*** stars (out of four)
After a couple of failed attempts, August Wilson’s Pulitzer Prize-winning play Fences has a big screen adaptation courtesy of director/star Denzel Washington.
The film follows Troy (Washington), a garbageman and former Negro League baseball standout, in post-WWII Pittsburgh. He’s married to Rose (Viola Davis) and frequently squabbles with their son (Jovan Adepo). There isn’t much in the way of plot, but the movie provides illuminating glimpses into what life was like for working class African-Americans in the years after WWII.
Troy is frustrated with his job and bitter over the fact that he never had a chance to play baseball in the big leagues because he was too old by the time Jackie Robinson broke the color barrier. His bitterness frequently rears its ugly head when he’s asked by his son for permission to join a college football team. His boredom and frustration show when he cheats on his devoted wife.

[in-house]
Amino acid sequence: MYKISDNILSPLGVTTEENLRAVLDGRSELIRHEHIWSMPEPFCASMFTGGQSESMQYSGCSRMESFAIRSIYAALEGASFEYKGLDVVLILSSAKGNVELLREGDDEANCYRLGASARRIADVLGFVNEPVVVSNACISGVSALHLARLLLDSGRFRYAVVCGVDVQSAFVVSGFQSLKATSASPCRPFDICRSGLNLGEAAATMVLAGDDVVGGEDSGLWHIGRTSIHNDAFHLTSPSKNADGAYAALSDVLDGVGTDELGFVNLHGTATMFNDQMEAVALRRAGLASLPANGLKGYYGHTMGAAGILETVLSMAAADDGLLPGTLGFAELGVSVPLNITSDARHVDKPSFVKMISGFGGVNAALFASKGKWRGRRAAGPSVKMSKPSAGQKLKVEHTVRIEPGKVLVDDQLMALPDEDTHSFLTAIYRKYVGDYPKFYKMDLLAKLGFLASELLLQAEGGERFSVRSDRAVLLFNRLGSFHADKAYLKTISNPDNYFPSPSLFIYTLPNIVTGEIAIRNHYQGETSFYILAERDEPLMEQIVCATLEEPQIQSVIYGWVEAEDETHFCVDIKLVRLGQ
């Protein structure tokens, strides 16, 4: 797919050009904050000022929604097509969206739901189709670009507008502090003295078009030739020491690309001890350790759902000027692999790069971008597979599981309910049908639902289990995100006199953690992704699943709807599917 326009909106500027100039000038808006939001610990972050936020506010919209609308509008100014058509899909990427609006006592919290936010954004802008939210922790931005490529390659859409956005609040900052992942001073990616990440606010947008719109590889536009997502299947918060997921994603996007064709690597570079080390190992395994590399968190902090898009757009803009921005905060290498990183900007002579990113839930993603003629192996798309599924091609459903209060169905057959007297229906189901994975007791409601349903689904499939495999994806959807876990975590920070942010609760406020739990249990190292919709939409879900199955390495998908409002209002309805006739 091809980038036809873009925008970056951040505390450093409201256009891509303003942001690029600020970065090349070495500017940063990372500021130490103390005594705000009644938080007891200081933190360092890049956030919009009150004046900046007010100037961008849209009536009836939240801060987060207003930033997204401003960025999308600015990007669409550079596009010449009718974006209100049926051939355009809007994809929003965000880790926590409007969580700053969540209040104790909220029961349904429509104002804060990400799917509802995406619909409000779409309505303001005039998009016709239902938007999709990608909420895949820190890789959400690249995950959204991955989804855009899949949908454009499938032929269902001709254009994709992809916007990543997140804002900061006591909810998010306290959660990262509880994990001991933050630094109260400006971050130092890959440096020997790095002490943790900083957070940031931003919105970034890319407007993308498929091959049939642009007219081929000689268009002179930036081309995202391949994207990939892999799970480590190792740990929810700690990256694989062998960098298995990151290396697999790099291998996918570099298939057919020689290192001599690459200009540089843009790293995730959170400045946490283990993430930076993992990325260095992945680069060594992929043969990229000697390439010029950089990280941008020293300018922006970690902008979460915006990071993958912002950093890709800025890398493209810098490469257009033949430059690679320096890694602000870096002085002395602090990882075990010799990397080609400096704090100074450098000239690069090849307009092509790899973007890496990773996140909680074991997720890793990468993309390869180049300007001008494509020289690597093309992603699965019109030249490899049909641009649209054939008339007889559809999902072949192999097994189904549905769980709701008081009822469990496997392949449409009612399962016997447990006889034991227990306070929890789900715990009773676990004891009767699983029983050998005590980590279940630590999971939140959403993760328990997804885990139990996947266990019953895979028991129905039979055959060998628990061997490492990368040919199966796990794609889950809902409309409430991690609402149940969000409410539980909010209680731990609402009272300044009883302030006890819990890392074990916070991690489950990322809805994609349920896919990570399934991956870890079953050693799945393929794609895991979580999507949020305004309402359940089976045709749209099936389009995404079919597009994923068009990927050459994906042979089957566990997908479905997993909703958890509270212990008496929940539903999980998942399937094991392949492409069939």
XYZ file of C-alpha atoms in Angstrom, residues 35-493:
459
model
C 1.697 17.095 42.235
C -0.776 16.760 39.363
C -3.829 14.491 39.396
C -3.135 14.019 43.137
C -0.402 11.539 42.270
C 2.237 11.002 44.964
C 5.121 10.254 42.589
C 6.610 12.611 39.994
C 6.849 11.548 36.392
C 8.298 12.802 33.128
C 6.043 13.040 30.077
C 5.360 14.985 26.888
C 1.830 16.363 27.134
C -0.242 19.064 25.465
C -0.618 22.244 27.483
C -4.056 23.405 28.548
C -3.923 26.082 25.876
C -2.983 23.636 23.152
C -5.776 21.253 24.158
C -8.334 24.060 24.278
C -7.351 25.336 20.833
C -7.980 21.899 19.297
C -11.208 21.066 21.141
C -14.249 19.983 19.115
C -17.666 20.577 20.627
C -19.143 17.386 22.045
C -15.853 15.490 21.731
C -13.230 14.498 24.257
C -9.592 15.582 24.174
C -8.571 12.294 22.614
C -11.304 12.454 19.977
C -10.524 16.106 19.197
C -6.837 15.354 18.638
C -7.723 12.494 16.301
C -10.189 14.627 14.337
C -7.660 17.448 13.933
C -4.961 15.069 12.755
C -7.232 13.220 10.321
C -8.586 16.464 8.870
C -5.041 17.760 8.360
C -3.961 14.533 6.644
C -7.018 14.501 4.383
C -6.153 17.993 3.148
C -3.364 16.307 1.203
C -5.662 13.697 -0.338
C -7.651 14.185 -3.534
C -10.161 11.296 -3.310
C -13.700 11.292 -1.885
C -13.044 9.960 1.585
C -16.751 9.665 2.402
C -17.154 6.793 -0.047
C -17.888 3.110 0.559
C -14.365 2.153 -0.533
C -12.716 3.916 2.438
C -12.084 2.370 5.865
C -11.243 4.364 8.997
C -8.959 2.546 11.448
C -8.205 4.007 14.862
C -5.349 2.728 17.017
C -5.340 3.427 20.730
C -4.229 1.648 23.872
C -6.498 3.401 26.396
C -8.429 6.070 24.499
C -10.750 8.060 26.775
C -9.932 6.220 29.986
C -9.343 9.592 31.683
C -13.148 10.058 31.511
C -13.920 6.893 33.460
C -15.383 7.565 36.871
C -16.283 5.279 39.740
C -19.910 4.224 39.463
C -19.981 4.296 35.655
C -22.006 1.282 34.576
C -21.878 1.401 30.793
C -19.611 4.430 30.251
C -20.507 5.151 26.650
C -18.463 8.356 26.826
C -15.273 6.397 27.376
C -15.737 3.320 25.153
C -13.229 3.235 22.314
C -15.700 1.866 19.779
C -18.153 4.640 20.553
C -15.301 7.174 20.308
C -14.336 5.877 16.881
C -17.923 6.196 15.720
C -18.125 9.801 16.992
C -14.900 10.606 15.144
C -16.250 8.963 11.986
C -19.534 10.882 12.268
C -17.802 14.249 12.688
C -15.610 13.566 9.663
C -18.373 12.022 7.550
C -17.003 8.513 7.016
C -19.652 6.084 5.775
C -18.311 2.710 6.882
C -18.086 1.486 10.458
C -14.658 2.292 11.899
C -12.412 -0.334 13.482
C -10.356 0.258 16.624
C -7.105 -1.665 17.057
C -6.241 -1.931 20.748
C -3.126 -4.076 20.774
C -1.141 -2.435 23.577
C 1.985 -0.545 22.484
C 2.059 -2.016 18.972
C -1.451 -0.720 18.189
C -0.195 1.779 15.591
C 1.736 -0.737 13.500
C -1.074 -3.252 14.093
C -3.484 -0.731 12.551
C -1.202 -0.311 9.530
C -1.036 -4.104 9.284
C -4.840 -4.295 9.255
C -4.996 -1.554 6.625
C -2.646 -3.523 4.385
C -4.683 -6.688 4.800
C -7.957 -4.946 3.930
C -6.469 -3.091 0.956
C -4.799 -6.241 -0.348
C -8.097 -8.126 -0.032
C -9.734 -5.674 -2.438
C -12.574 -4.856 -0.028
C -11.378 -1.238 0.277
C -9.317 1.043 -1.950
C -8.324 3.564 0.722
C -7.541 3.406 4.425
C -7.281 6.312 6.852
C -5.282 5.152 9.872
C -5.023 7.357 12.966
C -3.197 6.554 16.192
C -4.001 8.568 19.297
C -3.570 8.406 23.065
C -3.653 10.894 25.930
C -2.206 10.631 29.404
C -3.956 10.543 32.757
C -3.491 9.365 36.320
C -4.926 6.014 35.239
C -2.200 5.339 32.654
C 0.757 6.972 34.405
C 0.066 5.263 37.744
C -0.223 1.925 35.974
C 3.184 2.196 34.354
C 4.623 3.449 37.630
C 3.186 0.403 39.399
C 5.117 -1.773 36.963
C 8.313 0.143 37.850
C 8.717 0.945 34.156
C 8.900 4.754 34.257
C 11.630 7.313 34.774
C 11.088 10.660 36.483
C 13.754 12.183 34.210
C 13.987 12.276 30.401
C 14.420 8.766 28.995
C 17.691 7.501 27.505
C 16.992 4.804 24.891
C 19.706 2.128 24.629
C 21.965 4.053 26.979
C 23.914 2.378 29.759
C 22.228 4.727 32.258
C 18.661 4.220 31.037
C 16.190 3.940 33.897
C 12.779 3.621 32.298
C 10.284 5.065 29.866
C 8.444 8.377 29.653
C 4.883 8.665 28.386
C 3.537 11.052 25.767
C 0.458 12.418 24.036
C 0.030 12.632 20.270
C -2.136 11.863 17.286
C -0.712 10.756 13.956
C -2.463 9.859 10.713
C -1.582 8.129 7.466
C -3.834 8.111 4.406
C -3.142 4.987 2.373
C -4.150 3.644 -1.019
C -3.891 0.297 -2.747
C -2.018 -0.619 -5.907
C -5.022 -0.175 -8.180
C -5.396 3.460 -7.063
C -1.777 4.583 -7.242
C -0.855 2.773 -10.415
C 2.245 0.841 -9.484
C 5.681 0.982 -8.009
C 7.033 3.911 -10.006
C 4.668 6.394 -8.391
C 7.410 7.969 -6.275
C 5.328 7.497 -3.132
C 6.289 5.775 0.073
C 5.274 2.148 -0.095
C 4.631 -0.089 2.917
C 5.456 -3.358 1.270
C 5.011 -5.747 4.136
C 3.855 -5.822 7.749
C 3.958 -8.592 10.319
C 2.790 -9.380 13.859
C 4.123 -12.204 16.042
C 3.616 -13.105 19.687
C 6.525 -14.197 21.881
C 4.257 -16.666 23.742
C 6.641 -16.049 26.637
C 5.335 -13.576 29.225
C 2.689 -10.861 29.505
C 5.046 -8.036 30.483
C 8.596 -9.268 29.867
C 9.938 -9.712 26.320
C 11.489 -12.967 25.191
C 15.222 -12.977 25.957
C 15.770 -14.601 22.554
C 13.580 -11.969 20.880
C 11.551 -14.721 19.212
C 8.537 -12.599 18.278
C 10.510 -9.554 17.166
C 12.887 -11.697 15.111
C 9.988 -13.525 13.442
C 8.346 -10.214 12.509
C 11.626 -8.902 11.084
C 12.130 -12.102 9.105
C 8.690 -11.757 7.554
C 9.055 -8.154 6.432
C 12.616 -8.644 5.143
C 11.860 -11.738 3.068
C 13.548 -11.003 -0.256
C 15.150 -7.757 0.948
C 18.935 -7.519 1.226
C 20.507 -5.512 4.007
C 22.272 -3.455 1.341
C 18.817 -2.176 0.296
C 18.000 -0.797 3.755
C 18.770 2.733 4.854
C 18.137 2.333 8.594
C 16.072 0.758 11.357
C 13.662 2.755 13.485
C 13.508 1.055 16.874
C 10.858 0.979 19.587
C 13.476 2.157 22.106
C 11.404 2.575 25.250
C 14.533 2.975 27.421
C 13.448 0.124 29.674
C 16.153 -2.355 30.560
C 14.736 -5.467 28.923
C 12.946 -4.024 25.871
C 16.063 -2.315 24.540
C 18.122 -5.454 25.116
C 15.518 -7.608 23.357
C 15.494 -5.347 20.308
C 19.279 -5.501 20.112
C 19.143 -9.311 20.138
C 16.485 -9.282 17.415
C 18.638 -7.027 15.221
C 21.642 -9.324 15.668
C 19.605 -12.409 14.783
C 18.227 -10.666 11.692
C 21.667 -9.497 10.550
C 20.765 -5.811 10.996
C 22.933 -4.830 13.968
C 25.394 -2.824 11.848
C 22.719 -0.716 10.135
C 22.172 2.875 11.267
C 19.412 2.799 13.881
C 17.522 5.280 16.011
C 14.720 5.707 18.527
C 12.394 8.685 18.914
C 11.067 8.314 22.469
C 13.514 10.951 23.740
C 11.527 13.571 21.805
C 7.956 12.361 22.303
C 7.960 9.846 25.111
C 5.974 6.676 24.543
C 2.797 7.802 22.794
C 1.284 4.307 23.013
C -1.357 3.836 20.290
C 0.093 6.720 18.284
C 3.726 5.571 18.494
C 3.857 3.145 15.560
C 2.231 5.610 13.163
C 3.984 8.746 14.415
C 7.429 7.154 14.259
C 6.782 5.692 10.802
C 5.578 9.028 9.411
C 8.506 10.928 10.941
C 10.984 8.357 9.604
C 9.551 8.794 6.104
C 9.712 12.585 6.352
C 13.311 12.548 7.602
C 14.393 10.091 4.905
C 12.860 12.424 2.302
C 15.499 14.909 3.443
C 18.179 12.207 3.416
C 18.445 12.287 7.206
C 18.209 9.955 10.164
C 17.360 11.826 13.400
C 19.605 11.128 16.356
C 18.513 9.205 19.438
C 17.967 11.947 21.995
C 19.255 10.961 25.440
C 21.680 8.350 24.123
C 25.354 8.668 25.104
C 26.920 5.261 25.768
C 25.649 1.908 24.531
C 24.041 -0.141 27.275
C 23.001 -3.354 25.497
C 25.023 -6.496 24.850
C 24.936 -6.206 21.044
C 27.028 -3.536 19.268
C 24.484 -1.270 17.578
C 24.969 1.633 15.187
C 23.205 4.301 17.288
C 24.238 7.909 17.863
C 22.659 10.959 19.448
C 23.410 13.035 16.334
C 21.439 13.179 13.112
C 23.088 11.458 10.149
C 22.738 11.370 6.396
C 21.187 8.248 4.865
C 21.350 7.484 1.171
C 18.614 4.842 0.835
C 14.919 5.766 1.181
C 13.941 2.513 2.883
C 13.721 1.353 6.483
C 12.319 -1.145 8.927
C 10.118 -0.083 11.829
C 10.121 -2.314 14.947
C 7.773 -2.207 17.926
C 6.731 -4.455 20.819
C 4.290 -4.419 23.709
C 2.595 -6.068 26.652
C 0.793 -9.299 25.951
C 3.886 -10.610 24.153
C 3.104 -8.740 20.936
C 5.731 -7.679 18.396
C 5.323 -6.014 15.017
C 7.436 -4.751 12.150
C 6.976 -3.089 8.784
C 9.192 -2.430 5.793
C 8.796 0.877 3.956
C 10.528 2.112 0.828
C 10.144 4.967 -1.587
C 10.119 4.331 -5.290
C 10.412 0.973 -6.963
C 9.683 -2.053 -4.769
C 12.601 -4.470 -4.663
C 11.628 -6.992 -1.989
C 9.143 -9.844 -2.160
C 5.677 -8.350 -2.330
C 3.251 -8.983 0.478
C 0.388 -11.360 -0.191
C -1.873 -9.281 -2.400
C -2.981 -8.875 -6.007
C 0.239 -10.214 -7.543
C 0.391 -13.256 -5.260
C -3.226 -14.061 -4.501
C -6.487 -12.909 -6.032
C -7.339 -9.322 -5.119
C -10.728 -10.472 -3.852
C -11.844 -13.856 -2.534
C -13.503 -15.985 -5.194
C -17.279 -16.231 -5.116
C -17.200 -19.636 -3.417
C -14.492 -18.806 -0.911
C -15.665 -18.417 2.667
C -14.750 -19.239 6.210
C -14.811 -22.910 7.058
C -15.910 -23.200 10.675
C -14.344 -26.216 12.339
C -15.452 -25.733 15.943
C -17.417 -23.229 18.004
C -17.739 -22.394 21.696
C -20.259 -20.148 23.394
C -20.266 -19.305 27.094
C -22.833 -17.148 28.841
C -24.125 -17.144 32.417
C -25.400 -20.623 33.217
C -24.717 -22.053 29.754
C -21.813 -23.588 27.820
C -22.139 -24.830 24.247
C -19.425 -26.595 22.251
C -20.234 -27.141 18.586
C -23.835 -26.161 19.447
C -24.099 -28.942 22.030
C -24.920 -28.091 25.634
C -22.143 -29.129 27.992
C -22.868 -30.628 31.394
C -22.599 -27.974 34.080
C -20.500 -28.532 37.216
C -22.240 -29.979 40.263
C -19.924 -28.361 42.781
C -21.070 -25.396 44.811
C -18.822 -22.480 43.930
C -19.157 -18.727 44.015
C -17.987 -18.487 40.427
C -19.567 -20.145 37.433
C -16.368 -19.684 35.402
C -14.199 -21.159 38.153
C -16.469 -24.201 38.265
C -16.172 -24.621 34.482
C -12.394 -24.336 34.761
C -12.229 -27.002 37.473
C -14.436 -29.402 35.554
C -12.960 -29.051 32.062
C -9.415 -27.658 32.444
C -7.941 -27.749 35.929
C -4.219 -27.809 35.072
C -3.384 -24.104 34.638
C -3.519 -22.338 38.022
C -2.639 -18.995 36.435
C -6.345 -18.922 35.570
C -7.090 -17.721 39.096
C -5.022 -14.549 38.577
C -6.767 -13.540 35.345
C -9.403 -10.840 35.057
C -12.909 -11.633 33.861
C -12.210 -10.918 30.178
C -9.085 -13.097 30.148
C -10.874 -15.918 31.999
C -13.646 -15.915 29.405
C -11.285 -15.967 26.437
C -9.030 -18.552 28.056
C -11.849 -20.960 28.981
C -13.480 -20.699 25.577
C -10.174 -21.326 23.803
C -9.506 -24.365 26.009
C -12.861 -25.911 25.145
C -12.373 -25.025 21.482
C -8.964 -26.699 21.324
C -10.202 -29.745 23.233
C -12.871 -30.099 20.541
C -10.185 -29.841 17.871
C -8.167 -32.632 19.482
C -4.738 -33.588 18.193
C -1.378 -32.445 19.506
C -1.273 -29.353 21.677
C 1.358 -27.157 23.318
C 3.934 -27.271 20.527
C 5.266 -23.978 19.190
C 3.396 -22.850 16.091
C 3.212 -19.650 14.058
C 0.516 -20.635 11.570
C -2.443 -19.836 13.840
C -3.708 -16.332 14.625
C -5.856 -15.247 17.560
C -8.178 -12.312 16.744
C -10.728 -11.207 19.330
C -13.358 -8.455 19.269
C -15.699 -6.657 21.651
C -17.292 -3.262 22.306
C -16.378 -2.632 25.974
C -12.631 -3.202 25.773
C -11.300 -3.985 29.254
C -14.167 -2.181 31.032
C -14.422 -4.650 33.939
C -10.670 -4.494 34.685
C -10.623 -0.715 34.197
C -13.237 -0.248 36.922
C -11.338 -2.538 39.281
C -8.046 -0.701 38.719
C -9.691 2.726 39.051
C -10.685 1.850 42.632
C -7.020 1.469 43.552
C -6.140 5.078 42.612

As expected, Washington and Davis deliver excellent performances. Wilson’s script also has interesting things to say about how sons often inherit the best and worst of their fathers. But, like many plays adapted to film, it sometimes feels too stagey. The dialogue is at times a little too heavy on monologues.
That said, fans of the play and fans of Washington and Davis should find the film worthwhile.